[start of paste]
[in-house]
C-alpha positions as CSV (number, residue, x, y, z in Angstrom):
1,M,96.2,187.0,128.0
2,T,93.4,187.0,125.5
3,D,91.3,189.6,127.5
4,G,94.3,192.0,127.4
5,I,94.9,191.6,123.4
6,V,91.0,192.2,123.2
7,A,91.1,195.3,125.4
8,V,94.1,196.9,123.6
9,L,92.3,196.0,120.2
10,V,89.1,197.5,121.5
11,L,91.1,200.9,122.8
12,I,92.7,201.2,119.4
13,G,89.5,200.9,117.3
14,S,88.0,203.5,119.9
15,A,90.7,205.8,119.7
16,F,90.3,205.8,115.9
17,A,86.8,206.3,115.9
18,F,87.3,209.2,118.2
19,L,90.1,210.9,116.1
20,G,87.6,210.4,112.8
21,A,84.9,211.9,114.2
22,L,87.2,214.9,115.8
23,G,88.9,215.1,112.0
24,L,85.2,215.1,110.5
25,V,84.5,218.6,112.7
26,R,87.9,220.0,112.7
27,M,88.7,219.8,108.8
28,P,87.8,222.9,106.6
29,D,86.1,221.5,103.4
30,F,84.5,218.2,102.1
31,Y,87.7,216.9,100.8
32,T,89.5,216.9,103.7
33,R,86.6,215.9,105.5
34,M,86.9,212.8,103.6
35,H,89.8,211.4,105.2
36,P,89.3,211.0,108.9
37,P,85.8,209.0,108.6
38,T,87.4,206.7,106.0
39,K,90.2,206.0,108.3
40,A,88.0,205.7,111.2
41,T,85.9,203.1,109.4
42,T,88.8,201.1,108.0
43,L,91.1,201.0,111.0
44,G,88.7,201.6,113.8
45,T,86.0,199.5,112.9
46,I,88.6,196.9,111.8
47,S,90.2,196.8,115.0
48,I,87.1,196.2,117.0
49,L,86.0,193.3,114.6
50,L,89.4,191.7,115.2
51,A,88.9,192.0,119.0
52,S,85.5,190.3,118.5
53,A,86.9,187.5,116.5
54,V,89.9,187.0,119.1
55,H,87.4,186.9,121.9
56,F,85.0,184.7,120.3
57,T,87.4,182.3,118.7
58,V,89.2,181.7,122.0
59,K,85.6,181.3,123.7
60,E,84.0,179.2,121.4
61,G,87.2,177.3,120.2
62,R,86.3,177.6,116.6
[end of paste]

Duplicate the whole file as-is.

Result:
[in-house]
C-alpha positions as CSV (number, residue, x, y, z in Angstrom):
1,M,96.2,187.0,128.0
2,T,93.4,187.0,125.5
3,D,91.3,189.6,127.5
4,G,94.3,192.0,127.4
5,I,94.9,191.6,123.4
6,V,91.0,192.2,123.2
7,A,91.1,195.3,125.4
8,V,94.1,196.9,123.6
9,L,92.3,196.0,120.2
10,V,89.1,197.5,121.5
11,L,91.1,200.9,122.8
12,I,92.7,201.2,119.4
13,G,89.5,200.9,117.3
14,S,88.0,203.5,119.9
15,A,90.7,205.8,119.7
16,F,90.3,205.8,115.9
17,A,86.8,206.3,115.9
18,F,87.3,209.2,118.2
19,L,90.1,210.9,116.1
20,G,87.6,210.4,112.8
21,A,84.9,211.9,114.2
22,L,87.2,214.9,115.8
23,G,88.9,215.1,112.0
24,L,85.2,215.1,110.5
25,V,84.5,218.6,112.7
26,R,87.9,220.0,112.7
27,M,88.7,219.8,108.8
28,P,87.8,222.9,106.6
29,D,86.1,221.5,103.4
30,F,84.5,218.2,102.1
31,Y,87.7,216.9,100.8
32,T,89.5,216.9,103.7
33,R,86.6,215.9,105.5
34,M,86.9,212.8,103.6
35,H,89.8,211.4,105.2
36,P,89.3,211.0,108.9
37,P,85.8,209.0,108.6
38,T,87.4,206.7,106.0
39,K,90.2,206.0,108.3
40,A,88.0,205.7,111.2
41,T,85.9,203.1,109.4
42,T,88.8,201.1,108.0
43,L,91.1,201.0,111.0
44,G,88.7,201.6,113.8
45,T,86.0,199.5,112.9
46,I,88.6,196.9,111.8
47,S,90.2,196.8,115.0
48,I,87.1,196.2,117.0
49,L,86.0,193.3,114.6
50,L,89.4,191.7,115.2
51,A,88.9,192.0,119.0
52,S,85.5,190.3,118.5
53,A,86.9,187.5,116.5
54,V,89.9,187.0,119.1
55,H,87.4,186.9,121.9
56,F,85.0,184.7,120.3
57,T,87.4,182.3,118.7
58,V,89.2,181.7,122.0
59,K,85.6,181.3,123.7
60,E,84.0,179.2,121.4
61,G,87.2,177.3,120.2
62,R,86.3,177.6,116.6